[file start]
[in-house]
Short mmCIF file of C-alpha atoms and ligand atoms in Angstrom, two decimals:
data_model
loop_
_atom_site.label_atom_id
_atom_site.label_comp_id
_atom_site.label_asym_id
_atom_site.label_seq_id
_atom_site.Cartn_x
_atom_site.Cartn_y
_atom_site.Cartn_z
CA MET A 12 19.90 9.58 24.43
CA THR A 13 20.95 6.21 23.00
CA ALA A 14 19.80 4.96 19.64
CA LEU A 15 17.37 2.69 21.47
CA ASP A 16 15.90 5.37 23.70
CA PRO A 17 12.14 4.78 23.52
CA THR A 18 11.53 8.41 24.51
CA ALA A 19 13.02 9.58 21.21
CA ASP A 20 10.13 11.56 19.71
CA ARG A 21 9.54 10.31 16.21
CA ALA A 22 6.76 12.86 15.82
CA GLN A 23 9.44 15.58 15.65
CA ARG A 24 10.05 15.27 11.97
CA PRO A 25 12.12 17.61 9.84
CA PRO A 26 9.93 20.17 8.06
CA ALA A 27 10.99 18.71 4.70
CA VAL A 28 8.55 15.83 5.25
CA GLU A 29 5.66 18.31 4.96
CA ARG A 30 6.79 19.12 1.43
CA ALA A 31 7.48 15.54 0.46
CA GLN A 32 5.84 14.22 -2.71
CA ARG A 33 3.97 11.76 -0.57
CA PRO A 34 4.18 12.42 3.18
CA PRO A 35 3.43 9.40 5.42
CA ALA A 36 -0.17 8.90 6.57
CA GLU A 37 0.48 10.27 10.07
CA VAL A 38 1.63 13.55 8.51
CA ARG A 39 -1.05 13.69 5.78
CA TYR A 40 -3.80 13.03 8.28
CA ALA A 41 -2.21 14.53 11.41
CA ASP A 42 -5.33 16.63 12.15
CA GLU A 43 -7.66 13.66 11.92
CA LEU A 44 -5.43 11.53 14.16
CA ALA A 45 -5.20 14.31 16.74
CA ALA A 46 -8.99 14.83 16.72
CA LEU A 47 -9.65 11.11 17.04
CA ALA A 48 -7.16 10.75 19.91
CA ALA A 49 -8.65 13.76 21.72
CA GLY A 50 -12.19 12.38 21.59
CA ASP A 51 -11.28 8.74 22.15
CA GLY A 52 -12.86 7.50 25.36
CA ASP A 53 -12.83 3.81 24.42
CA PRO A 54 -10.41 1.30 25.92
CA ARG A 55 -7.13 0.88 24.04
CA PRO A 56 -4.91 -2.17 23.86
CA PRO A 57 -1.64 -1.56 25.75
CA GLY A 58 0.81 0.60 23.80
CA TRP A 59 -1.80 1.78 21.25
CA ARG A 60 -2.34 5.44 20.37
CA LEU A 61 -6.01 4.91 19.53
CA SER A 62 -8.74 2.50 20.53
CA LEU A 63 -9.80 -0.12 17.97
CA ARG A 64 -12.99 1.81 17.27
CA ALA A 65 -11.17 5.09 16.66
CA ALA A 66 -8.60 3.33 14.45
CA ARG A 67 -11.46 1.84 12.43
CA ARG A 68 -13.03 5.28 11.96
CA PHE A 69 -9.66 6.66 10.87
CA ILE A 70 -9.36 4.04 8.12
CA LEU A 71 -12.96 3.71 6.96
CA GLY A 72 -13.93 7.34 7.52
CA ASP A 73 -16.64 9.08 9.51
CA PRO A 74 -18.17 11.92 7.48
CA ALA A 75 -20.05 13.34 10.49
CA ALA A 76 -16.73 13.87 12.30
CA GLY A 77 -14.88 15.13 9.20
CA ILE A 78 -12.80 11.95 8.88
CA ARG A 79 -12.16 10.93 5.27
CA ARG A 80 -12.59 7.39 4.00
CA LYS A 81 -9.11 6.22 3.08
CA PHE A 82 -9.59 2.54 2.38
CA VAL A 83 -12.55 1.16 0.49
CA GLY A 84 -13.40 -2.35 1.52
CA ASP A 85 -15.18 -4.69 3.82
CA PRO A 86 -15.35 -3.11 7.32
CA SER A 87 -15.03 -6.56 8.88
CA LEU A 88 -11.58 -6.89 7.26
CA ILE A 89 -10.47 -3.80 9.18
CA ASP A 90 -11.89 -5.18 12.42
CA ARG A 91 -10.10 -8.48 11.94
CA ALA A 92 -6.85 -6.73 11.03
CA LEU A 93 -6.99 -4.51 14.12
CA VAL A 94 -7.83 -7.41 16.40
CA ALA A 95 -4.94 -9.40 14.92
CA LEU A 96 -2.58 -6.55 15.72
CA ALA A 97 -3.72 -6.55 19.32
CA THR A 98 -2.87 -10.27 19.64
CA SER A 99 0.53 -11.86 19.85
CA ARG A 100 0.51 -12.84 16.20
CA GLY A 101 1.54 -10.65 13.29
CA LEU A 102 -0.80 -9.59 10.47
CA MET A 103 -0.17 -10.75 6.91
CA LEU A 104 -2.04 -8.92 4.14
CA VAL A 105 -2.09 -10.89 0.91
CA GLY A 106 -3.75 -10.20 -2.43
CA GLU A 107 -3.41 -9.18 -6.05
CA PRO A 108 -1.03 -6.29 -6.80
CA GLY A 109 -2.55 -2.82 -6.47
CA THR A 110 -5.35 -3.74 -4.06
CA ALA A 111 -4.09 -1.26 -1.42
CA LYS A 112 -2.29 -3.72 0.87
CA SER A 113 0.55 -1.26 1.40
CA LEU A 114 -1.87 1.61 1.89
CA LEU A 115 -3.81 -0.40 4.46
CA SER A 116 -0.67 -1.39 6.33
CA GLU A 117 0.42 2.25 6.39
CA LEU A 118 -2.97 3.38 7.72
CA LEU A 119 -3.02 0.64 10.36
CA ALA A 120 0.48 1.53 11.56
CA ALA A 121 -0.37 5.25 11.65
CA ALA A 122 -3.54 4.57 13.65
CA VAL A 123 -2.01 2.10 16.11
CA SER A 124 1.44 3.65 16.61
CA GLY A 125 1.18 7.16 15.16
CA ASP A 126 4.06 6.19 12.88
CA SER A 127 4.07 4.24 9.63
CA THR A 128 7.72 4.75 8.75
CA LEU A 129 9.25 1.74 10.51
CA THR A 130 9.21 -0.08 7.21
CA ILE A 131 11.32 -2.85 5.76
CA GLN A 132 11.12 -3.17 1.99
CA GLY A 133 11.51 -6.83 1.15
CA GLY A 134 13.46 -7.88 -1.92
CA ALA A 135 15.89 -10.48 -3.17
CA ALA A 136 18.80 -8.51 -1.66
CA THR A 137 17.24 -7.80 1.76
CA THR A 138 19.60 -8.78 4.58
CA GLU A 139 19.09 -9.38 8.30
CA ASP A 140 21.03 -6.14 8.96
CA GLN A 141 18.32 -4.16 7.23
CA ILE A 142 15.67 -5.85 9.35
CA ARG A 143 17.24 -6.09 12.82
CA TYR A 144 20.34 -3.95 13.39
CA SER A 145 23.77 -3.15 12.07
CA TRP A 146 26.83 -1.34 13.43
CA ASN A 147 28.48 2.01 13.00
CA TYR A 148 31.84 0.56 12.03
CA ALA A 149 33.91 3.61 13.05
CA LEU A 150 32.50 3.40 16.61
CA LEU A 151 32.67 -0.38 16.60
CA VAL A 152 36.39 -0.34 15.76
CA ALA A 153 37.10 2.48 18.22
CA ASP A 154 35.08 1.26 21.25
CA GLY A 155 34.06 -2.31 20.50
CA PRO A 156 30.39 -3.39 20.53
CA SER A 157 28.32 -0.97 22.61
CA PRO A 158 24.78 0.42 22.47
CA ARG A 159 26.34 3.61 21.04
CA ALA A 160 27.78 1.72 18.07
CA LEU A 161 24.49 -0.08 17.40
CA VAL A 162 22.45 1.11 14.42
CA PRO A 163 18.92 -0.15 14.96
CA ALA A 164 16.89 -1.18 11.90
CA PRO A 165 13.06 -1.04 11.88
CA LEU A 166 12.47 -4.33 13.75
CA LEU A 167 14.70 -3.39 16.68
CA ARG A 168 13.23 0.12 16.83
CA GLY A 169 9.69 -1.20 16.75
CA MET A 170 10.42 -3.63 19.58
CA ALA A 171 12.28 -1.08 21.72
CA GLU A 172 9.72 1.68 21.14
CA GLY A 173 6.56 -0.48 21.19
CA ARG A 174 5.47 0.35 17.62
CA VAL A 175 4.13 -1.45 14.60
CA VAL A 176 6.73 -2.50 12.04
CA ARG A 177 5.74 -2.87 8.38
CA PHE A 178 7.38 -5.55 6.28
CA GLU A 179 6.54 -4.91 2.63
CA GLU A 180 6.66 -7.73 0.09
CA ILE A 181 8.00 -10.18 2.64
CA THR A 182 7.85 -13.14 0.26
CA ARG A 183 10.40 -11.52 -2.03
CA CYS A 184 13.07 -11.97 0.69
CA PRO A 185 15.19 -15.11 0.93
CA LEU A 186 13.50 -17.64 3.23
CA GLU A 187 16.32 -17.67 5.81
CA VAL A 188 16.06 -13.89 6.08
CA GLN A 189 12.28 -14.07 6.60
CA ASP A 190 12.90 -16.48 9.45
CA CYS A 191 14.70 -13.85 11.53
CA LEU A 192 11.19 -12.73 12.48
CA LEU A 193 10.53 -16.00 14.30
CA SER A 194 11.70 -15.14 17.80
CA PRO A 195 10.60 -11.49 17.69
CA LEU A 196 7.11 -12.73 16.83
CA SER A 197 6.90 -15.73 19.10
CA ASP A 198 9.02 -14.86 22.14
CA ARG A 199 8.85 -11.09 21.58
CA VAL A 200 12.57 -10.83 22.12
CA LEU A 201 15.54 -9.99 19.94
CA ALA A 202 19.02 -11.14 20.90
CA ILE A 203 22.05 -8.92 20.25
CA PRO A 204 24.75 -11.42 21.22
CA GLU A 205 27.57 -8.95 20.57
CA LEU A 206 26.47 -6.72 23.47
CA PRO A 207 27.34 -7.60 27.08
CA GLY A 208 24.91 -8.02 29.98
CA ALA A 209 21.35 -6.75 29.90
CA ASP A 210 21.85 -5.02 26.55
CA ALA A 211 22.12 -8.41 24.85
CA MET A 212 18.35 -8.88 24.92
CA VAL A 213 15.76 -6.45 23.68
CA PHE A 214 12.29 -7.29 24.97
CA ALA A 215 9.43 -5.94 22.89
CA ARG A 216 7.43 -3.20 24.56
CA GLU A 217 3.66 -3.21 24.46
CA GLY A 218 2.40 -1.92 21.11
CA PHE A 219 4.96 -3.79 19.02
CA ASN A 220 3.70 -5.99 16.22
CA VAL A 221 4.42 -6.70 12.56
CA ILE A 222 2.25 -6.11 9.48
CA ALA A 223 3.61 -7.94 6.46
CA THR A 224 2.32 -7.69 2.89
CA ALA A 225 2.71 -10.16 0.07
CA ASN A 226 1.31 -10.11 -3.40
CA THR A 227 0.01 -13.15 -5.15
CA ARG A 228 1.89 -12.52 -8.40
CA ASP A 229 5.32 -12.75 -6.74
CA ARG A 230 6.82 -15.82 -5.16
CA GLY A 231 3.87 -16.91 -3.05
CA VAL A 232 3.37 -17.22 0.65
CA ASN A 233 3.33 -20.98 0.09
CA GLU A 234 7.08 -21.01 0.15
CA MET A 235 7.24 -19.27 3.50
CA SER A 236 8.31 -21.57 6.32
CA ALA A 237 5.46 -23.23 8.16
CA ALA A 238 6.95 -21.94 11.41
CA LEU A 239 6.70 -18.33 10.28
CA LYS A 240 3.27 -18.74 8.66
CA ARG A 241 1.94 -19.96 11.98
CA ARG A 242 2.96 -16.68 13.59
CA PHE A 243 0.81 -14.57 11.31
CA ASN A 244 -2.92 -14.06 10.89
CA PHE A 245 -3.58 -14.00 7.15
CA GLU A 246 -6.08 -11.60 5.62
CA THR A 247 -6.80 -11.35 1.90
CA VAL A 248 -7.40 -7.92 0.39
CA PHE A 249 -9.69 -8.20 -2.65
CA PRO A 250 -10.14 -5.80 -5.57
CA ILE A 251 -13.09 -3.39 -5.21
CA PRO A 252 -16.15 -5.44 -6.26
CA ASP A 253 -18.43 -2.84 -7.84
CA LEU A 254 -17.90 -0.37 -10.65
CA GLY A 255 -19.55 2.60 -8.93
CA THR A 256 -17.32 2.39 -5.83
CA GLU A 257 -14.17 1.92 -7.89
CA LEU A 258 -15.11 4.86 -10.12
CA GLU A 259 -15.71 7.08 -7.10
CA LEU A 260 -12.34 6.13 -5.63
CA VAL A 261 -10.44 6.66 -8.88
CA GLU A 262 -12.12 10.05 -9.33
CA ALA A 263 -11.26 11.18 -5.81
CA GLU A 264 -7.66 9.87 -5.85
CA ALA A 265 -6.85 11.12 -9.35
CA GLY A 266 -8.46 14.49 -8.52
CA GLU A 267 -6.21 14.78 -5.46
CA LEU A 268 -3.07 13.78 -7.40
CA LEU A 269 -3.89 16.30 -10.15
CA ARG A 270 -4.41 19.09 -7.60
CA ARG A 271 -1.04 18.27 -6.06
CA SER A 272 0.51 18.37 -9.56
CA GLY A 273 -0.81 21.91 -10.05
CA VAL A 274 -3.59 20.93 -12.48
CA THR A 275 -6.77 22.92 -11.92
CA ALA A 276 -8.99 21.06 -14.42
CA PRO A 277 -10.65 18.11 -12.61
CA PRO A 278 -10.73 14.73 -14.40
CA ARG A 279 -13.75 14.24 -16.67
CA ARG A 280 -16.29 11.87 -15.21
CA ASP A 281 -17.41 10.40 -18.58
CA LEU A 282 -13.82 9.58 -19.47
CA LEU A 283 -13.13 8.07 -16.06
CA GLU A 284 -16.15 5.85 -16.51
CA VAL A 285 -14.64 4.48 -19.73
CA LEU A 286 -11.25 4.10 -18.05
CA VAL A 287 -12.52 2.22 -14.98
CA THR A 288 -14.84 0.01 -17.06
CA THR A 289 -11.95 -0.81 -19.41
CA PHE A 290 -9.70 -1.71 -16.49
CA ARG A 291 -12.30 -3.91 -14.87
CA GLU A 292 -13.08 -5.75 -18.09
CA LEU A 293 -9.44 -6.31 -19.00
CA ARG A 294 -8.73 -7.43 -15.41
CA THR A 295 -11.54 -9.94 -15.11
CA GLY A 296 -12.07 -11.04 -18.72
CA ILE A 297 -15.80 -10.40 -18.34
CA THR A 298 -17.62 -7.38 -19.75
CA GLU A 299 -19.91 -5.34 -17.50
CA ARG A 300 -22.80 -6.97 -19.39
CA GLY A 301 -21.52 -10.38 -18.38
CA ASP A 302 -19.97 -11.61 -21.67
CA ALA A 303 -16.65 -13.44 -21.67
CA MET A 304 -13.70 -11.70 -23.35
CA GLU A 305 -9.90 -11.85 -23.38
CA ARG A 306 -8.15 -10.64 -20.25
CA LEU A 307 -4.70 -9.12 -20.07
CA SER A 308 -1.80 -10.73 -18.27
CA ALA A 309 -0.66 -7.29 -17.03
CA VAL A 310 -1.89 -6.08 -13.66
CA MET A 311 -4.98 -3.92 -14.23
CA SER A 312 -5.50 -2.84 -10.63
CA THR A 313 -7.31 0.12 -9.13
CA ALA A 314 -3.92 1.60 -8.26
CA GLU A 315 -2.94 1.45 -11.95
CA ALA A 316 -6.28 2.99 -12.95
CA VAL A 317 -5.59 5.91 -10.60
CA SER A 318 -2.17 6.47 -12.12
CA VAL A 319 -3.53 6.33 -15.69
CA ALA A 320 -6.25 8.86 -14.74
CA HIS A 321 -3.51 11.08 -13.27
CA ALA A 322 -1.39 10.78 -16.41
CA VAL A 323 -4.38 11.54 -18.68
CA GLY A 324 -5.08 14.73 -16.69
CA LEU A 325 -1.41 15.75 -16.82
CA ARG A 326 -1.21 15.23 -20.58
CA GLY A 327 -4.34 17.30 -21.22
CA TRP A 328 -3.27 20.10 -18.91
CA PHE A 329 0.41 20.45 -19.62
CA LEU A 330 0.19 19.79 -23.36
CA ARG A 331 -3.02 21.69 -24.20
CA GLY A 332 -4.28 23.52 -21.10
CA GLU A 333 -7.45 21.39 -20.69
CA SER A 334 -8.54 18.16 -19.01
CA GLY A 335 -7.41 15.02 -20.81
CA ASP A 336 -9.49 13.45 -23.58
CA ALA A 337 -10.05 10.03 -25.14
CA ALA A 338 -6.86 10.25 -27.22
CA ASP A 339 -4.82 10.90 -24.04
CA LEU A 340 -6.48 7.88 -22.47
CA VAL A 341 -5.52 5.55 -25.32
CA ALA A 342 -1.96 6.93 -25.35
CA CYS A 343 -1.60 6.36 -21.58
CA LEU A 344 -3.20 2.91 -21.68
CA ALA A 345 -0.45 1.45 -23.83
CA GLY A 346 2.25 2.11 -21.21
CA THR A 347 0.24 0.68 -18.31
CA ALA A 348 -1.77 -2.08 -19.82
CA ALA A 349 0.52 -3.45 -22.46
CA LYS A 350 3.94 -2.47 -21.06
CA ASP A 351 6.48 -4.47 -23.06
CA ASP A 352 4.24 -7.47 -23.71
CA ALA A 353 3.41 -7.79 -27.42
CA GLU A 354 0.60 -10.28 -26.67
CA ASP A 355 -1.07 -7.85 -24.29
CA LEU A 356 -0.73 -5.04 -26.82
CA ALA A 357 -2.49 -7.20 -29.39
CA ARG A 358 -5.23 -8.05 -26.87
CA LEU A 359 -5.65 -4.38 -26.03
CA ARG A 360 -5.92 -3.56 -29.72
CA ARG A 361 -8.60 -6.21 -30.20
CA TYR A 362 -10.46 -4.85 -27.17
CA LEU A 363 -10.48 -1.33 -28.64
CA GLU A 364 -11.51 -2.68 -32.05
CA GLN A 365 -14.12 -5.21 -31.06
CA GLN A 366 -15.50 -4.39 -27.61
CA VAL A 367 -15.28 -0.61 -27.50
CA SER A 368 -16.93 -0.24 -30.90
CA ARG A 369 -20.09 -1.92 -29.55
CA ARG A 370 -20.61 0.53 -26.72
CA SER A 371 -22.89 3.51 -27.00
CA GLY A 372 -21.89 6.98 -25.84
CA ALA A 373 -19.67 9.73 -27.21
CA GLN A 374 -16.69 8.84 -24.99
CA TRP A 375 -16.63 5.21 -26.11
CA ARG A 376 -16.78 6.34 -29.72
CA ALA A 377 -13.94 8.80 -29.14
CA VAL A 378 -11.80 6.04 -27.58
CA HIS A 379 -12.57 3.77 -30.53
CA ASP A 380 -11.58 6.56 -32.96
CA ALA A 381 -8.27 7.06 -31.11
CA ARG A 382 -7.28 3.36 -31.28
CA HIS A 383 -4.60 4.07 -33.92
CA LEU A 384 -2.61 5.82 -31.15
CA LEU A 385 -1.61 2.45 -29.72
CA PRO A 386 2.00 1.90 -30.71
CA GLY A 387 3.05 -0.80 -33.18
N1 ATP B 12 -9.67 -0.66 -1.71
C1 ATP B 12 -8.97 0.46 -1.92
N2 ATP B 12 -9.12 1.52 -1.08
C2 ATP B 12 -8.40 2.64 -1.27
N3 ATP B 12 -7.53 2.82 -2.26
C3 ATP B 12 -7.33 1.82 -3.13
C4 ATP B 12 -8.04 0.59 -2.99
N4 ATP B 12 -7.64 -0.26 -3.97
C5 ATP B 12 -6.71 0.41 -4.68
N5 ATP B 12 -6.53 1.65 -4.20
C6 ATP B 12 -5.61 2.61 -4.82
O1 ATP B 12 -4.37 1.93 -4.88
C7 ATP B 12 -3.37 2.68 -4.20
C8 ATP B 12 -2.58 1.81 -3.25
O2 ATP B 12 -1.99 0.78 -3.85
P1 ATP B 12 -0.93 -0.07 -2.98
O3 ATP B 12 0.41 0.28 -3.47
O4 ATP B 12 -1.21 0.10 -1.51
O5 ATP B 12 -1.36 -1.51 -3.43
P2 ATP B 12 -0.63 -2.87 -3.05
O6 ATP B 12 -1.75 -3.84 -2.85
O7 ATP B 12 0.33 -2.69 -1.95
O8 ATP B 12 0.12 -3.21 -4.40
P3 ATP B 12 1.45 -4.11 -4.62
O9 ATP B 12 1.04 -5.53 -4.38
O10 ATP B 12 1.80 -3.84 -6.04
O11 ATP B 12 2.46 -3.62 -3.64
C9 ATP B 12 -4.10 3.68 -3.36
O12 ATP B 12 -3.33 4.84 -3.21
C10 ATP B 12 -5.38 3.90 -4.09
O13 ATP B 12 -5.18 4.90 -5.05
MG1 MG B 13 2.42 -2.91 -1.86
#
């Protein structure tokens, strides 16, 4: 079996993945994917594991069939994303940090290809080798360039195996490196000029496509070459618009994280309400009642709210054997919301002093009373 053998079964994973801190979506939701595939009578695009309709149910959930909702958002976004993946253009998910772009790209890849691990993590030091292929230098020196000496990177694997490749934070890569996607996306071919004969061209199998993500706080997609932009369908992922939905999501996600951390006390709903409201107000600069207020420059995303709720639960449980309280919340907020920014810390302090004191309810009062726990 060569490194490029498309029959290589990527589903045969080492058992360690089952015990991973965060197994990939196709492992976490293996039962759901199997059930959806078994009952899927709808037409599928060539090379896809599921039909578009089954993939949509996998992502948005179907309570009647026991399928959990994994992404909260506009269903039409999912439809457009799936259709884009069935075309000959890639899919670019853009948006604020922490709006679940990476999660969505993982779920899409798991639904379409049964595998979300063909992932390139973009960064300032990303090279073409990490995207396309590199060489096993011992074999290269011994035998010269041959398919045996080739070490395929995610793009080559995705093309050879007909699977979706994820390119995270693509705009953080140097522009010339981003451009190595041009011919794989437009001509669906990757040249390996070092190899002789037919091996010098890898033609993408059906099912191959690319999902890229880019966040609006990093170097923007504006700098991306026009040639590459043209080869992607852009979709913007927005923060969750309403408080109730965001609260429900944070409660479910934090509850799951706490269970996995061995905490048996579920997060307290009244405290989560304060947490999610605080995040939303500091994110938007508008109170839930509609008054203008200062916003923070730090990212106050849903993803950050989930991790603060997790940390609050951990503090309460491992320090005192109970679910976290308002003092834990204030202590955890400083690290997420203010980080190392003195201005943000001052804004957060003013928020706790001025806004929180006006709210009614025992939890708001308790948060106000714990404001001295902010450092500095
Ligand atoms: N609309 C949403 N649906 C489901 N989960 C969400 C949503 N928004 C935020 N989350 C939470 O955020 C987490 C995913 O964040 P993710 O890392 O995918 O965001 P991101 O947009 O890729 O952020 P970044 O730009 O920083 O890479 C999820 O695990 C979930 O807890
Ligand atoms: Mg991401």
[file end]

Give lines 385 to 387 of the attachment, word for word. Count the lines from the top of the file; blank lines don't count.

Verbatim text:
CA LEU A 385 -1.61 2.45 -29.72
CA PRO A 386 2.00 1.90 -30.71
CA GLY A 387 3.05 -0.80 -33.18